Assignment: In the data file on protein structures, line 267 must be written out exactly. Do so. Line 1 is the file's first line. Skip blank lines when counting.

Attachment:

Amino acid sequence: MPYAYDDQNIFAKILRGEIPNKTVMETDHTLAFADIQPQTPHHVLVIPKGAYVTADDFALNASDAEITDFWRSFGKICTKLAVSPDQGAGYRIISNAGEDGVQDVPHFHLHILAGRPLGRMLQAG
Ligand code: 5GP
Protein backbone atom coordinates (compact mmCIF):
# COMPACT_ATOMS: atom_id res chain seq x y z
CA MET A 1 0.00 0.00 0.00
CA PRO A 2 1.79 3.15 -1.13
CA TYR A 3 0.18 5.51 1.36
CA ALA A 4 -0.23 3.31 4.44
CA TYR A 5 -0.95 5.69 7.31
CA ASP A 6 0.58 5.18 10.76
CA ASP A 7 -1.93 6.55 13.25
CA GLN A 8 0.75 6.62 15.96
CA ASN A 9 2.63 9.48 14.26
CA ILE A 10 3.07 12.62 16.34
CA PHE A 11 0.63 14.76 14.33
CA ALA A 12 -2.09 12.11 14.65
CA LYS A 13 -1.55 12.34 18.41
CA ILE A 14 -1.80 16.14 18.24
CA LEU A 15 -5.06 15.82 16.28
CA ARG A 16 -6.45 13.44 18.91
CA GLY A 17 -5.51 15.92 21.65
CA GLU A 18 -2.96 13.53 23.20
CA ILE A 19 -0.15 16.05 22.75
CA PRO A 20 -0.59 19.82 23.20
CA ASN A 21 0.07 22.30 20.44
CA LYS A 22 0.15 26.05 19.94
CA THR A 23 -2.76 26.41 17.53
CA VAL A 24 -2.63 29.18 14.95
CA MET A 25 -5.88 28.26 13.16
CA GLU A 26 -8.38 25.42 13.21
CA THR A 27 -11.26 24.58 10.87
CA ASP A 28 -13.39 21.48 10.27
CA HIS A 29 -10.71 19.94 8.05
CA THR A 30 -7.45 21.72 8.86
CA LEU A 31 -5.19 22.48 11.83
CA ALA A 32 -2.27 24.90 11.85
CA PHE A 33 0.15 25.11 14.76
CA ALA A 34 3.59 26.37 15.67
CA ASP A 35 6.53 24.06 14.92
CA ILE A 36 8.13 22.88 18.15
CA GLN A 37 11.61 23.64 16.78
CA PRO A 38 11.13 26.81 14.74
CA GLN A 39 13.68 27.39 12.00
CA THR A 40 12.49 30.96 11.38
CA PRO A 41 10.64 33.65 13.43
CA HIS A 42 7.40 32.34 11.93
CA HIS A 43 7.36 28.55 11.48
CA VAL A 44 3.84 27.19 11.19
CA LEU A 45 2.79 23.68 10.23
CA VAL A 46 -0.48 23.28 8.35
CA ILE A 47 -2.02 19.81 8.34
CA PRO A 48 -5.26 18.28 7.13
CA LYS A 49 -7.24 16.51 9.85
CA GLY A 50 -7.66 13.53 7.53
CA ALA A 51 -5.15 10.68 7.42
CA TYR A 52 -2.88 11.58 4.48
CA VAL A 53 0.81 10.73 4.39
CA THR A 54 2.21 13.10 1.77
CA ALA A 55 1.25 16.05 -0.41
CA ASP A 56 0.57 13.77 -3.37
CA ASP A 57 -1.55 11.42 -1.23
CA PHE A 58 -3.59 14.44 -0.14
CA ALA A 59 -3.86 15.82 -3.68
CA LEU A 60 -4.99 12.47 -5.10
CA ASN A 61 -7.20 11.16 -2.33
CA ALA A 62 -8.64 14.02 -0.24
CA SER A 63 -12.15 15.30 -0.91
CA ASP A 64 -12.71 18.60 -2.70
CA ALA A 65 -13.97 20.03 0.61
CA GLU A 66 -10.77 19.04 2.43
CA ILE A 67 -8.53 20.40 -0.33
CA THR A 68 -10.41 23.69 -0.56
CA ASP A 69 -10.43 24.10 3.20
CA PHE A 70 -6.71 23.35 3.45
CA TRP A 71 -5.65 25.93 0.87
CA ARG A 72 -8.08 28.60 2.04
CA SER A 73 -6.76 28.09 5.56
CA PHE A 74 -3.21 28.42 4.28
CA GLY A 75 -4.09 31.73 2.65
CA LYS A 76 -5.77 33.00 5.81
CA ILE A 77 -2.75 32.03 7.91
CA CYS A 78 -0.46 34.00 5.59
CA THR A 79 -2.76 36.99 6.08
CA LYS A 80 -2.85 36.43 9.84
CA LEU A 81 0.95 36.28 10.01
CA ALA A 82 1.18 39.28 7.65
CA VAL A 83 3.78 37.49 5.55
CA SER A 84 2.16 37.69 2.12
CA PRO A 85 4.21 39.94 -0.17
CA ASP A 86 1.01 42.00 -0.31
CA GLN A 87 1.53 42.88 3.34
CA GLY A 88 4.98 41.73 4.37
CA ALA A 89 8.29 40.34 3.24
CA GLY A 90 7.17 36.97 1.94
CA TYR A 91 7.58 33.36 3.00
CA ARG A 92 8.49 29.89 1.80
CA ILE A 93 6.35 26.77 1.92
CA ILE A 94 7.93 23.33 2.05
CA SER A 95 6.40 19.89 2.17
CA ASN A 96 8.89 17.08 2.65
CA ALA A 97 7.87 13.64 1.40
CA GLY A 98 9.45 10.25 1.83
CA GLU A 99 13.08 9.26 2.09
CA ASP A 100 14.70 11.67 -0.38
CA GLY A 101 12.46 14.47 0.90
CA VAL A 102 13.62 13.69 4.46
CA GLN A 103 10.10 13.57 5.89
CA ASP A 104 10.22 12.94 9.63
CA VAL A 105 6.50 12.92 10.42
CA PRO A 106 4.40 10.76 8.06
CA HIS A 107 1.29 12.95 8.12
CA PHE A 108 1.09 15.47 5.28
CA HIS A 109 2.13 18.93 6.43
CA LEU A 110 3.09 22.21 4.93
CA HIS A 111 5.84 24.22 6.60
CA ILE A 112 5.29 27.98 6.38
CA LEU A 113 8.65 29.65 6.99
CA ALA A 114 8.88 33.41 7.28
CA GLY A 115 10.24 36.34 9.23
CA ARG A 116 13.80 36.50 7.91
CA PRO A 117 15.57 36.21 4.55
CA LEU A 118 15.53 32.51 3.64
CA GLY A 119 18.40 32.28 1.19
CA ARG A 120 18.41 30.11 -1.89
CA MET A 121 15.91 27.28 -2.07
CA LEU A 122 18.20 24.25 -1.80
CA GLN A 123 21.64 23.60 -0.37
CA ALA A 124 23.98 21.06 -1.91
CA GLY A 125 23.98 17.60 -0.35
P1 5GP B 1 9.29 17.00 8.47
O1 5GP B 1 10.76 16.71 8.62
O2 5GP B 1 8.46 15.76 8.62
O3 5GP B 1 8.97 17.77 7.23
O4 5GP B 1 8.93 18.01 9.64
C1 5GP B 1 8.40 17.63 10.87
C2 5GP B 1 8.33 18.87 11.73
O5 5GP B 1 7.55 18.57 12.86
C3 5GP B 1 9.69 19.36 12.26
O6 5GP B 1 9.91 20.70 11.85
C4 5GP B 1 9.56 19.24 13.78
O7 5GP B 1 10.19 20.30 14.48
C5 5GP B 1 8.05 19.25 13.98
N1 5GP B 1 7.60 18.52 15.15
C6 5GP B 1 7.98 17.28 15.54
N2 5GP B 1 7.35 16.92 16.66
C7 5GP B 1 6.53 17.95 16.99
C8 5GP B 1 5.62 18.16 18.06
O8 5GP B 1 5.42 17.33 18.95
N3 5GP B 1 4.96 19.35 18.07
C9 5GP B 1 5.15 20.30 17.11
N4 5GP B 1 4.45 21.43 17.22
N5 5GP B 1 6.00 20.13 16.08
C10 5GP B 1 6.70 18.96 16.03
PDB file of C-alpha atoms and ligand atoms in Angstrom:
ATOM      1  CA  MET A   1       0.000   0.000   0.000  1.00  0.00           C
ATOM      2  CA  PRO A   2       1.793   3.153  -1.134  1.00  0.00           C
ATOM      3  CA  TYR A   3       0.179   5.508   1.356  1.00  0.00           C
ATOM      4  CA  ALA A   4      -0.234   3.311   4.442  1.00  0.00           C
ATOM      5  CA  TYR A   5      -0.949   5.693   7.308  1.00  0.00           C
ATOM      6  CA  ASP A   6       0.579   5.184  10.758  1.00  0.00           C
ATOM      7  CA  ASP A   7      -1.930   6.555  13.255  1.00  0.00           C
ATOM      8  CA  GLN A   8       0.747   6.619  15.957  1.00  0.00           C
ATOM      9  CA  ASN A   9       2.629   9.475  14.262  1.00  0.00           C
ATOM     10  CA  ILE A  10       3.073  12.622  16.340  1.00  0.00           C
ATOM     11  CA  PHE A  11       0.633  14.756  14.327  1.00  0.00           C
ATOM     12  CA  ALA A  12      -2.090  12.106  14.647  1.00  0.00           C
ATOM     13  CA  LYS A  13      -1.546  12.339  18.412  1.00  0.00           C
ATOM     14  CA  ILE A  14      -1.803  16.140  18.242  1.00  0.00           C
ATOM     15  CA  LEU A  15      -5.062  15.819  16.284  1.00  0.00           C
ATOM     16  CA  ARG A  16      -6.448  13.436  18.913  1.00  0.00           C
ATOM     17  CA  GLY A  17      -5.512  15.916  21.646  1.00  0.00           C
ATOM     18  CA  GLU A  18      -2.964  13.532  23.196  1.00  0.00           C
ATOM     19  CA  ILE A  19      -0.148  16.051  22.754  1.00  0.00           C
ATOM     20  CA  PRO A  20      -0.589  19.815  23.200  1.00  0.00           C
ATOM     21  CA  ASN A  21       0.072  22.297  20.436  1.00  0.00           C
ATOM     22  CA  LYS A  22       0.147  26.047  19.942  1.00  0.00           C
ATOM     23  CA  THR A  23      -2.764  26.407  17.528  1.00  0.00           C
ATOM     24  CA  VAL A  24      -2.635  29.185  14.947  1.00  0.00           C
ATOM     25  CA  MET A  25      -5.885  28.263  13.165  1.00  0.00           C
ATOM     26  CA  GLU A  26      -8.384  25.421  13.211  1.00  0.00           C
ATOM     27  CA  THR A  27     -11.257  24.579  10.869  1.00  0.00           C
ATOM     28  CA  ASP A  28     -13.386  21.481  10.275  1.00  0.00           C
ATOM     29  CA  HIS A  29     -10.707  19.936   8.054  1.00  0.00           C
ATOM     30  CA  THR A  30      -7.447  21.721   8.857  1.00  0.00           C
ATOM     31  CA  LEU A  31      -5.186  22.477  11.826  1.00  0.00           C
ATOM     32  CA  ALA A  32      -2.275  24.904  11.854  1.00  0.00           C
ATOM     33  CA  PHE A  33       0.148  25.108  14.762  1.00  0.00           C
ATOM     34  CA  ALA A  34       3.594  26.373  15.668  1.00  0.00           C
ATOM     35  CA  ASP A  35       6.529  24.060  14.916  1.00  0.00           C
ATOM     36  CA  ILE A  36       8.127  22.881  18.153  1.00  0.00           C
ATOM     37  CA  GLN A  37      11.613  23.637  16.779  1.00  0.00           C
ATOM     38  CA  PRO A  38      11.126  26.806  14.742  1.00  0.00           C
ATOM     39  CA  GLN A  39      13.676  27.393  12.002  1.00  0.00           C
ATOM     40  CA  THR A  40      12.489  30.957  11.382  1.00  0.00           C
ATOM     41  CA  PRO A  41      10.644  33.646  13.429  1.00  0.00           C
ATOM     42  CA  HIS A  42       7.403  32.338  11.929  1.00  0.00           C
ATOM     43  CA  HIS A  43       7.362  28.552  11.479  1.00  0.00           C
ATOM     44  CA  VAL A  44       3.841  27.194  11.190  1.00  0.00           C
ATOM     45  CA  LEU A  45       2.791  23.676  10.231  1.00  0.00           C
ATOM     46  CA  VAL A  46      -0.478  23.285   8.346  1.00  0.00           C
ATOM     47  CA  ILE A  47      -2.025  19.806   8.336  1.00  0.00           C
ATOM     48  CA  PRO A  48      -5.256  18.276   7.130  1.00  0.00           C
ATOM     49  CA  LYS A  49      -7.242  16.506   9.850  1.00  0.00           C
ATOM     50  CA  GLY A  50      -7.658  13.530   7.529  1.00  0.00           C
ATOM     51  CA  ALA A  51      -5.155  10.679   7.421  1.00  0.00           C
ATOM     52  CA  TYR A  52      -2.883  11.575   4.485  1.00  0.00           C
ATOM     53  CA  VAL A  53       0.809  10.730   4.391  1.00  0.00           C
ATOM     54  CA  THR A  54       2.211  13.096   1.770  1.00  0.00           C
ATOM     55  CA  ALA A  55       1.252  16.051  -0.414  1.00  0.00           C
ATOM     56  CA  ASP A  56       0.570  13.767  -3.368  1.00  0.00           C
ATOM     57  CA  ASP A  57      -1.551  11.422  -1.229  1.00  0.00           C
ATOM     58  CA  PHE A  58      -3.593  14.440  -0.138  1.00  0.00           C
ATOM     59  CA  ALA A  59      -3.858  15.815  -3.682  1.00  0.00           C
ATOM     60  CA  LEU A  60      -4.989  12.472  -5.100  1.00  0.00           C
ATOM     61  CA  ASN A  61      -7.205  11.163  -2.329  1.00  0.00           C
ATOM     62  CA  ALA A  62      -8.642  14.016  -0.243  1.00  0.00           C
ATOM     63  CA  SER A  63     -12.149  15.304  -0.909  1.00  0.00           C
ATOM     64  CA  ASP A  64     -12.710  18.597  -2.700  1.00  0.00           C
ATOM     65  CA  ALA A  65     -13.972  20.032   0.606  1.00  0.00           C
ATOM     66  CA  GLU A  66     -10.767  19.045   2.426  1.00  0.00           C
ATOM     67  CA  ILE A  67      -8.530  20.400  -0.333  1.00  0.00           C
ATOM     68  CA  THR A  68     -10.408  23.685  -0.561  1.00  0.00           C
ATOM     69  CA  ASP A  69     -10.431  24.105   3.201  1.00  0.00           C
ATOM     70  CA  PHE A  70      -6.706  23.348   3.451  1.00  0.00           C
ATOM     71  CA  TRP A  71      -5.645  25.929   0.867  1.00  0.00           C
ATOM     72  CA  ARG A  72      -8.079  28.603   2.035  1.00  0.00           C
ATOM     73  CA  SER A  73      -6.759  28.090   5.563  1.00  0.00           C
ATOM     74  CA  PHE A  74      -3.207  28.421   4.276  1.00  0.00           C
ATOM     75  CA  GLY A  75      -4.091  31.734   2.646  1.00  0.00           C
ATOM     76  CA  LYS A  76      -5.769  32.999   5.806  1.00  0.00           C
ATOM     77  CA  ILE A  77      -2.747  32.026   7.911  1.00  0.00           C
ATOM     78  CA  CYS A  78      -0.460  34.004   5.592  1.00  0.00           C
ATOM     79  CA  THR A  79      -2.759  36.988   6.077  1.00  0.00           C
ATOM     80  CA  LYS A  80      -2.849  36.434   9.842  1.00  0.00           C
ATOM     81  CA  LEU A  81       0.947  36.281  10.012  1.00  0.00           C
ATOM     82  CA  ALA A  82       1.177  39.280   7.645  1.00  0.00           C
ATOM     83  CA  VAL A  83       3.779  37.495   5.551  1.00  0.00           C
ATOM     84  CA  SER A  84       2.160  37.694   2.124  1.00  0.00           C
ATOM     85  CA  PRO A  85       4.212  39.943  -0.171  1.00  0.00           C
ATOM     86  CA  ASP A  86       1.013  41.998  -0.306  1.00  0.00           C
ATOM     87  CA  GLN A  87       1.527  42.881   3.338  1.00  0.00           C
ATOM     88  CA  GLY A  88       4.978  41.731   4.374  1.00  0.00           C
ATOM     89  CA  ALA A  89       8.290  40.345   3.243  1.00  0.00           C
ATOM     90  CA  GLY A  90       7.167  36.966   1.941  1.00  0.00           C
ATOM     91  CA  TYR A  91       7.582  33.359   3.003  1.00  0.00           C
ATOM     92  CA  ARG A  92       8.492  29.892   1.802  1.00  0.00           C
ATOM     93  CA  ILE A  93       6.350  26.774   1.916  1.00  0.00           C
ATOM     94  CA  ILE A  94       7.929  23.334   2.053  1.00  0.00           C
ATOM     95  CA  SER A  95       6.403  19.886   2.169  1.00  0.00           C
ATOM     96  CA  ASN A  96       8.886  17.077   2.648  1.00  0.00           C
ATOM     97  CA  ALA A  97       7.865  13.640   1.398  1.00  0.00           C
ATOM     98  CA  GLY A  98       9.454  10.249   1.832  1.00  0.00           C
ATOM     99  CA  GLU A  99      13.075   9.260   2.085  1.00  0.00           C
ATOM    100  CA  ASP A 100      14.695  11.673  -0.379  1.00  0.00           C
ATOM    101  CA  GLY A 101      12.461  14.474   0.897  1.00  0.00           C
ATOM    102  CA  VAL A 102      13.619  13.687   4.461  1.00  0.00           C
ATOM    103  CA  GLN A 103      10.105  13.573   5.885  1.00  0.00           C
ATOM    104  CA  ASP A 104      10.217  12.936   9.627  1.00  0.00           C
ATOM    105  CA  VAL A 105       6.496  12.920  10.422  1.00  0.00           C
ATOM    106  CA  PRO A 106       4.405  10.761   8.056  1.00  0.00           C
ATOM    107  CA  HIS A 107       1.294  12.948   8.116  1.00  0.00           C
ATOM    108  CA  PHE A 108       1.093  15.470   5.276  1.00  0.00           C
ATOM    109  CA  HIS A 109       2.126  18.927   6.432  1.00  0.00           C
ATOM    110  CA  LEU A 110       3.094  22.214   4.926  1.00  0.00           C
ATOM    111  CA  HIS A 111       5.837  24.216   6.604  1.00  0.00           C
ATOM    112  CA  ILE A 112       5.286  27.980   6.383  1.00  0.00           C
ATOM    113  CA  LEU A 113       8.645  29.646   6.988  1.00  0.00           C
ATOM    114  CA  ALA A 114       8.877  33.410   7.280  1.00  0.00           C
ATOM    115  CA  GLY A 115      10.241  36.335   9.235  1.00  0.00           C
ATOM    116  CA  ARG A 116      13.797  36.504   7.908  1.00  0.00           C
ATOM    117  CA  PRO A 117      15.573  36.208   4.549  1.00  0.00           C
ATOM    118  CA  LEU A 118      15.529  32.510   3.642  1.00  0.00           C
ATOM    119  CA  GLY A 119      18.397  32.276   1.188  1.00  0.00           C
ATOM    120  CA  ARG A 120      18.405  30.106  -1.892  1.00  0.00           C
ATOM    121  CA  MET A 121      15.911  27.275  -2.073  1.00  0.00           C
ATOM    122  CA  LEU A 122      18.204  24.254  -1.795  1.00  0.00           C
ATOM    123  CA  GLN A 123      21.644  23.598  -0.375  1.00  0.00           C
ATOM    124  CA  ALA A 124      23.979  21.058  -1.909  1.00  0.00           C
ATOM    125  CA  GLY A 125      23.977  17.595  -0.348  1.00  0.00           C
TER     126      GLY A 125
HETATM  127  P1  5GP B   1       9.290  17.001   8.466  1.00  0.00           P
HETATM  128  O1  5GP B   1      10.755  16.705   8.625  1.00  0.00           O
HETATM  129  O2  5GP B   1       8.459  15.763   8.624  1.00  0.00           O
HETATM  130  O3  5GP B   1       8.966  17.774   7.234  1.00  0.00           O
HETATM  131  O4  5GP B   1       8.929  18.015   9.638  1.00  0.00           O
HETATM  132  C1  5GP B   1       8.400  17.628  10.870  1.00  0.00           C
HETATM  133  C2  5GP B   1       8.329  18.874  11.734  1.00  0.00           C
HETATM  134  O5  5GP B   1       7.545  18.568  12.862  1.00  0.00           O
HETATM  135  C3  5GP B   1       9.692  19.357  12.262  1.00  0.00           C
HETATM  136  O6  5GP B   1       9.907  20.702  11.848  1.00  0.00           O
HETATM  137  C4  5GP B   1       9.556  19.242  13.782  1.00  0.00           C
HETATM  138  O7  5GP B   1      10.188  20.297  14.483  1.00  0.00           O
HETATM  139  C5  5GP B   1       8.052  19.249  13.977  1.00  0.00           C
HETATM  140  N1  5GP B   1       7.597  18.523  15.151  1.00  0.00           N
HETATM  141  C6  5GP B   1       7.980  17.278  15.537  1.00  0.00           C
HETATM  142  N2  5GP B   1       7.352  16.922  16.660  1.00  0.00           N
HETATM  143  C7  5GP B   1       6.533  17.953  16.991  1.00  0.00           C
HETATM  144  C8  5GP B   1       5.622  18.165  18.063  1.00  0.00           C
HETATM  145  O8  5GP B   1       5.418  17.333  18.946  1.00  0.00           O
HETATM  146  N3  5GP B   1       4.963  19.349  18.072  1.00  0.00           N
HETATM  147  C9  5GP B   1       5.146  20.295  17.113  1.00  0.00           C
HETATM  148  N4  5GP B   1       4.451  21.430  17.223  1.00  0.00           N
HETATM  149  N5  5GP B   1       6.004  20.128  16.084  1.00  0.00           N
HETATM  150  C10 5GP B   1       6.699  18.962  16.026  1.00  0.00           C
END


ATOM    113  CA  LEU A 113       8.645  29.646   6.988  1.00  0.00           C